A quick tip on shoes. We see so many backpackers getting around with walking boots. They weigh a ton and they stink. Get lightweight, breathable walking shoes.
We have Lems Barefoots. They give you a natural walking experience. This means no complicated soles or arch support. You need to wear them for a few weeks to get you feet used to them, but they are so lightweight, they even roll up. They don’t get stinky.
We had Merrels before, which are also good, but I prefer Lems now.
Those and flip flops are all you need. Though megsy has a little pair of ballet flats too for nicer occasions. For colder weather, just wear very thick socks. For getting through snow… Go to a different destination. Snow is cold num-nuts.
What we are glad we over packed…
I’ve seen a lot of packing lists that have like 4 pairs of underwear. Unless you are captain inside out and like to ware dirty underwear day after day, I suggest at least 6 pairs. I think it says 5 on our article. I actually have 8 pairs right now.
Laundry day just comes around so frickin often if you only have a few pairs. But it is really up to you. Underwear does not weigh much! So you don’t need to skimp.
I love my DSLR camera. Swapping that out for a mirror less would mean less weight, much less weight. So, when the coffers are full, or Sony is knocking on my door, I may get to swap out for a brand new mirror less. One day! But, for now, I’m glad I have the DSLR, photography is so integral to our blog and even when we pitch companies. Using a compact or smartphone would seriously hamper our chances of blogging success.
We talked about laptops earlier. I’ll be happy to go for a macbook pro, rather than air just because of the extra power. But, if you don’t do lots of video and audio editing, stick with the air.
As a blogger, I think you need more than a basic chrome book – though that is a sub $200 option that is perfect for regular backpackers.
A couple of other awesome accessories. Flat pack toiletries case. You know how freaking annoying it is when you are digging around a toiletries case and can’t find anything! Well the flatpack is the solution. it rolls up, but when you open it, everything is just there and on display.
We have a shitty old one but i want to replace it with the Ebags flatpack.
Also, Gaffa tape. The most useful all purpose fixing device on Earth. I’ve got through a lot of this fixing bags – even fixing a car radiator hose while traveling across the Gobi Desert. You may not use it everyday, but when you do need it, it could save your life… literally. Get the compact rolls, not the huge ones.
So, what has worked, what hasn’t worked well? And what do we miss?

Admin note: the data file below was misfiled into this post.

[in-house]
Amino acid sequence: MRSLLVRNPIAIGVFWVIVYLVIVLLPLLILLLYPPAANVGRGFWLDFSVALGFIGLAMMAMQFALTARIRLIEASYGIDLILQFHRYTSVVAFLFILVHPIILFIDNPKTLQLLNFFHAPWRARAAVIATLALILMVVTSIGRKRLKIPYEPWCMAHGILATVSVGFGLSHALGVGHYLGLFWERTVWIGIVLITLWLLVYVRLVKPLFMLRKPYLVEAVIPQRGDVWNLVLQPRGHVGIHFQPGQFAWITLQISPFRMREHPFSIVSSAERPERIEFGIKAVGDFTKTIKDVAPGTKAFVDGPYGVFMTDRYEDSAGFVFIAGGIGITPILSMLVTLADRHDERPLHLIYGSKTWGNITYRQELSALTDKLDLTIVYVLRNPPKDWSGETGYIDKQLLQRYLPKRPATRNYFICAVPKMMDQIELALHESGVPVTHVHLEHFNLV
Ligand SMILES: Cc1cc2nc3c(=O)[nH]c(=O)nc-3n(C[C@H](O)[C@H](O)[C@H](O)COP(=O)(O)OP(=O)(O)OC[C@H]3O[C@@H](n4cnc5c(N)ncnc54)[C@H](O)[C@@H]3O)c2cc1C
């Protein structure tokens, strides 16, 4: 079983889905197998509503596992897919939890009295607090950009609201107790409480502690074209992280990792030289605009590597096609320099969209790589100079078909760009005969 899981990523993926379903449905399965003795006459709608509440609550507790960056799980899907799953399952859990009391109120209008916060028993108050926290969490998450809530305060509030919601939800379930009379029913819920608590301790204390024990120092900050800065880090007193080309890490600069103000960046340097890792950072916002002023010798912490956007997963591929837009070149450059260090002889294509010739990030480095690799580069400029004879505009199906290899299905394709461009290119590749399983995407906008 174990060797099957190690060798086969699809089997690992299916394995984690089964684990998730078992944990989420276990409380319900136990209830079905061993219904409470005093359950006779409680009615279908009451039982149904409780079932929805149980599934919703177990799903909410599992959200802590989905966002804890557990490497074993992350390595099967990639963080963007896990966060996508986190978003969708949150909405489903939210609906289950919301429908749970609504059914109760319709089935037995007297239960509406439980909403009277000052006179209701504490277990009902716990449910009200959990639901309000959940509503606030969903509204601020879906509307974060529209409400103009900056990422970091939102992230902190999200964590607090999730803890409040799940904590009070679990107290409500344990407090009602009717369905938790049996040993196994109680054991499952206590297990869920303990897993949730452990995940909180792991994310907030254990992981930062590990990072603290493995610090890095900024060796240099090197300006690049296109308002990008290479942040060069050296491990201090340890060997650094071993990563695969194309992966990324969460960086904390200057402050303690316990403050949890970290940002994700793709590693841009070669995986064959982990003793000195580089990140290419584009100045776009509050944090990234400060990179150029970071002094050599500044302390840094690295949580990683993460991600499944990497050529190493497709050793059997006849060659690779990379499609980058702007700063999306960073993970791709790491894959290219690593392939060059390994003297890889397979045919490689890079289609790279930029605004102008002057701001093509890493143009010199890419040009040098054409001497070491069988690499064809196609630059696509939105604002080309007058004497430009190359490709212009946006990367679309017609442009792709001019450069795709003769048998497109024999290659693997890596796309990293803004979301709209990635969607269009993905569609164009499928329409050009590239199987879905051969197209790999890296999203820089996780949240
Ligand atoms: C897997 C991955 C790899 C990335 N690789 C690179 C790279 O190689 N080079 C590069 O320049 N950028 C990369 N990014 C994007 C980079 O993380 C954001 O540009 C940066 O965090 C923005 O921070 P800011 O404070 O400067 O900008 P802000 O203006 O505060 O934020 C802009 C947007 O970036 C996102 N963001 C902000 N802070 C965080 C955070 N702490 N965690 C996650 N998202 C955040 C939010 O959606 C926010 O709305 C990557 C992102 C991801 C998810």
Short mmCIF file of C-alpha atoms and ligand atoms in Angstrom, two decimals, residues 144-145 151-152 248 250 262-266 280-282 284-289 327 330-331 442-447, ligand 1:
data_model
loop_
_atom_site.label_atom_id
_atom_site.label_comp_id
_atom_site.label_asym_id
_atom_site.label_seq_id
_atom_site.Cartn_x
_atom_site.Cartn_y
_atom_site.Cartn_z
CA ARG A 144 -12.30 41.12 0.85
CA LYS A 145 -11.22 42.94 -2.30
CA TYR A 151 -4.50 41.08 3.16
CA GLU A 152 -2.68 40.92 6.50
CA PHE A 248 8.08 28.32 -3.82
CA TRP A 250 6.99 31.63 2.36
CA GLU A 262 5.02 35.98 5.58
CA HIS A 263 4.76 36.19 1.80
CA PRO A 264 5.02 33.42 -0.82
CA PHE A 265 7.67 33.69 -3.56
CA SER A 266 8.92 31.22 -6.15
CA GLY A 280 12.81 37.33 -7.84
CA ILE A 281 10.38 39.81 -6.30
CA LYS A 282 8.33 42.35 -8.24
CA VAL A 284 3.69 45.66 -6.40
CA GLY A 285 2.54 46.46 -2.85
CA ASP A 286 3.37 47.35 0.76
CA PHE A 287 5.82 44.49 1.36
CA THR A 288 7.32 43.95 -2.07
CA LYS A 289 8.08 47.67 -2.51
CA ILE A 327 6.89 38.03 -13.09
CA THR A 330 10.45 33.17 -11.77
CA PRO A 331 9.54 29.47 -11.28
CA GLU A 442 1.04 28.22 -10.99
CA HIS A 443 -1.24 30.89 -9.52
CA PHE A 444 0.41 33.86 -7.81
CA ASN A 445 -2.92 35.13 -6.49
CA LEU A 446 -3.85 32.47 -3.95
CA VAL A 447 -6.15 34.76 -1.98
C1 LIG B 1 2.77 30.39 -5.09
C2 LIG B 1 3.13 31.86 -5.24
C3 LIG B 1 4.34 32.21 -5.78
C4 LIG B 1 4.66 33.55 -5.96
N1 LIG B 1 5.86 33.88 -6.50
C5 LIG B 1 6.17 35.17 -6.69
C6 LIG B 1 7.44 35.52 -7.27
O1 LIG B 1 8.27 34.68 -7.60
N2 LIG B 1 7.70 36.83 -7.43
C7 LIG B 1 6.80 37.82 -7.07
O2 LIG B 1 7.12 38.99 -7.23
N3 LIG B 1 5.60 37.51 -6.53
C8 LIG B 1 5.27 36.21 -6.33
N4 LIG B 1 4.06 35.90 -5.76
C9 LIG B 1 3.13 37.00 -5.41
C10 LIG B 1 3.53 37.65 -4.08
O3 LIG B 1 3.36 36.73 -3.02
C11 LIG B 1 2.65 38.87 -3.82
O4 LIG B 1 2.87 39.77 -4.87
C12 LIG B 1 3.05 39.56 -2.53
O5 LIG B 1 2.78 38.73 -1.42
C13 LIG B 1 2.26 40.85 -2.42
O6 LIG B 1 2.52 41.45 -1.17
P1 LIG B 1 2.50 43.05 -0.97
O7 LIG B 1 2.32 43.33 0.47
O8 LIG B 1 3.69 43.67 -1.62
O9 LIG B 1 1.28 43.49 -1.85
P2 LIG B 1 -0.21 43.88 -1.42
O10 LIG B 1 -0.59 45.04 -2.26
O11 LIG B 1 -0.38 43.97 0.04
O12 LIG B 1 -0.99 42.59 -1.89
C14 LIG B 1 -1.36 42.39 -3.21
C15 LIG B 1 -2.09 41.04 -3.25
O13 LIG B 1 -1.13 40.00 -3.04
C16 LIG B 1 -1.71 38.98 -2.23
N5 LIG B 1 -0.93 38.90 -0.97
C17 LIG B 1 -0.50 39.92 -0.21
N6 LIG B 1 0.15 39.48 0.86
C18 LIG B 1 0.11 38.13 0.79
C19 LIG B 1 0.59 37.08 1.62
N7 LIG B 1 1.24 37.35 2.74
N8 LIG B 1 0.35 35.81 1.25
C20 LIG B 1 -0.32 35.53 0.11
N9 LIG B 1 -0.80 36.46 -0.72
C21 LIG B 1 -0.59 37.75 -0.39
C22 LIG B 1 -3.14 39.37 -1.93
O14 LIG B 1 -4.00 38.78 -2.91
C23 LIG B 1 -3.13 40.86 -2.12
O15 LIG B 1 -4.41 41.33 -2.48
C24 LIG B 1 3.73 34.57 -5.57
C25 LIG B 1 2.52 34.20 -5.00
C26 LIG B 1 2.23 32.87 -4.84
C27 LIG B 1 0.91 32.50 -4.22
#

Megsy: I really wish we had ditched the video camera ages ago and upgraded to a fancy new smart phone that I can do it all video and pics for social media etc. But when we started smartphones are not what they are now…. we will upgrade one day.
I miss pretty lacy underwear – but they are just not really practical. Especially in hot climates. I miss variety in what I get to wear – naturally I don’t have massive selection and I miss my memory foam pillow
But yeah just pack more underwear people – trust us it’s worth it
Tommo: Having to refill all those little hundred ml bottles is a pain in the arse. Honestly, other than that, I just want to swap out my DSLR for mirror less and replace my MB pro. Then I will be travelling even lighter!
I do prefer real towels to travel towels. But we would have travel towels even with a regular pack as they dry quicker. Plus, a lot of places we stay have regular towels and if we stop for more than a month we sometimes splash out the $10 to buy a couple of towels!!
The funny thing was, when we repacked for hot weather and ditched all the cold weather gear, it was even more liberating than when we first went carry on only. The more we ditch, the better I feel about it all, and the less my shoulders hurt.
Repacking at the airport is a bit annoying. But we are doing that less now as we downsize further.
We;ve even ditched our business cards and now have a rubber stamp instead!
I miss my penknife that the nasty man in Morocco took off me. We still haven’t figured out how to open a beer bottle with a lighter. On the plus side, all the wine on sale in Thailand seems to screw cap.
It’s time to minimalize your travel life! If you are getting ready for your trip, start with the right foundations, get the right stuff from day one and travel even more lightweight than we do.
Check out travelfreedompodcast.com/packing for the full packing list and travelfreedompodcast.com/059 for all the rest of the show notes.